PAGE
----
Aires protégées

Governance, equity and rights

Mangrove on Pemba Island - Tanzania

Protected areas have long been one of the cornerstones for nature conservation.  They protect biodiversity – the variety of living things on earth – they restore degraded landscapes and they provide a place for people to reconnect with nature.  Yet, protected areas are also the context in nature conservation that have caused human rights concerns, recent reports from the UN Special Rapporteurs in particular on Indigenous Peoples rights, have highlighted the breadth and seriousness of these issues, particularly with regard to indigenous peoples and local communities who have strong cultural and livelihood links to their natural surroundings. 

In order to engage with this topic, and to also achieve the mission of the IUCN – namely the vision of a just world that values and conserves nature, the governance of protected and conserved areas has emerged as a key point of analysis.   Governance is about decision making, its’ Greek root means “to steer”.  The IUCN definition takes a dynamic perspective: it’s the “interactions among structures, processes and traditions that determine how power and responsibilities are exercised, how decisions are taken and how citizens and other stakeholders have their say”.[1]  Simply put this means it is about who makes decisions, how the decisions are made and how appropriate, adaptive and fair those decisions are.  Governance is commonly discussed in two dimensions, governance diversity (or governance type) and governance quality.  

Governance diversity, addresses a few key concerns: Who has the main authority and responsibility for the area in question?  Who should be held accountable for its conservation results?  The IUCN and the CBD recognises four broad governance types for protected areas:

  • Type A: Governance by government (at various levels)
  • Type B: Shared governance by diverse rights holders and stakeholders together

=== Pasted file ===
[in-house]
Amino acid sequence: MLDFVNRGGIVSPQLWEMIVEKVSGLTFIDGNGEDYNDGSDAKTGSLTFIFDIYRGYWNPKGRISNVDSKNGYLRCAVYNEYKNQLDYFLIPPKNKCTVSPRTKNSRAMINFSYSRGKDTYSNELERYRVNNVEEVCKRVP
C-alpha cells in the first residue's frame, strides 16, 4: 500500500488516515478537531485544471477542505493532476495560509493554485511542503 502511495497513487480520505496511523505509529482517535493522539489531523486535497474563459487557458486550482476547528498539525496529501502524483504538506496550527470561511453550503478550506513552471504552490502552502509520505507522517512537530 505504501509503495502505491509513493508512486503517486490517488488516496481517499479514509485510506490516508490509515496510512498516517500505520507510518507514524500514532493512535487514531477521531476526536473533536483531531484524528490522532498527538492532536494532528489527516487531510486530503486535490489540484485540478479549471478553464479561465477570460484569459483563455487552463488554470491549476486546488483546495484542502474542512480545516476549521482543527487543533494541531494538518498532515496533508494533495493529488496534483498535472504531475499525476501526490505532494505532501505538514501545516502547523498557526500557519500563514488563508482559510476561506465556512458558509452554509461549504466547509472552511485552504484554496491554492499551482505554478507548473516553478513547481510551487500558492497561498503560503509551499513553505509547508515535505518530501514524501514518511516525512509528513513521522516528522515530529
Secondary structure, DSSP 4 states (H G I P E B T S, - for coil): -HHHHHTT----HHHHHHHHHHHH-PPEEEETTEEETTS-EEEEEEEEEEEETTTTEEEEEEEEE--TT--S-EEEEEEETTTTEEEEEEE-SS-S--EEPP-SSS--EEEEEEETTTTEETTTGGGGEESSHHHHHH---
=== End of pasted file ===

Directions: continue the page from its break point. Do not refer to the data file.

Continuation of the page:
• Type C: Governance by private entities (often land owners)
  • Type D: Governance by indigenous peoples and/or local communities (at times referred to as ICCAs or territories of life)

Soon, however, other concerns emerge: How are decisions made about the protected area? What norms are applied when making decisions? Which values, principles and approaches guide those decisions?  Are all relevant rightsholders and stakeholders involved?  With these questions, we begin to build a sense of “governance quality” -- at times referred to as good governance”.  This is when the decision makers act in an open, fair and transparent way, can be held accountable, and their decisions are inclusive, effective, efficient, participatory, consensus-oriented and follow the rule of law.  

To get started with the basics of governance, download the Governance primer in English, en français and en español.

The strategy of the Global Protected Areas Programme is to:

  • support innovative types of governance for protected and conserved areas to be acknowledged in national legislation or via other effective means…
  • to seek equity and effectiveness in conservation while expanding coverage, intensifying restoration
  • to learn about and engage with indigenous & traditional ecological knowledge, skills and institutions

One approach for achieving these objectives is carry out governance assessment and evaluations together with our partners in various countries around the world. 

 

We have been carrying out system and site level governance assessments by utilising our own Governance of Protected Areas: From understanding to action – Volume 20 of the IUCN Best Practice in Protected Areas Guidelines Series.   In Part 1, it offers concepts and tools to understand the four main protected area governance types and the set of principles of good governance recognised by the IUCN, on the basis of examples from all over the world. In Part 2, it offers practical guidance for those willing to embark on the process of assessing, evaluating and improving governance for their systems of protected areas or for individual protected area sites. 

Download the guidelines:

Download the annexes in ​English, en Français, en Español

 

Our projects:

The Global Support Initiative for ICCAs         

The Protected Areas Solutions project   

The Stabilizing Land Use Project (with the Forest Programme)            

The Integrated Land Use for Biodiversity and Climate Change (with the Environmental Law Centre).     

   

[1] Graham et al, Governance principles for protected areas in the 21st century, a discussion paper, Institute on Governance in collaboration with Parks Canada and Canadian International Development Agency, Ottawa, 2003

 

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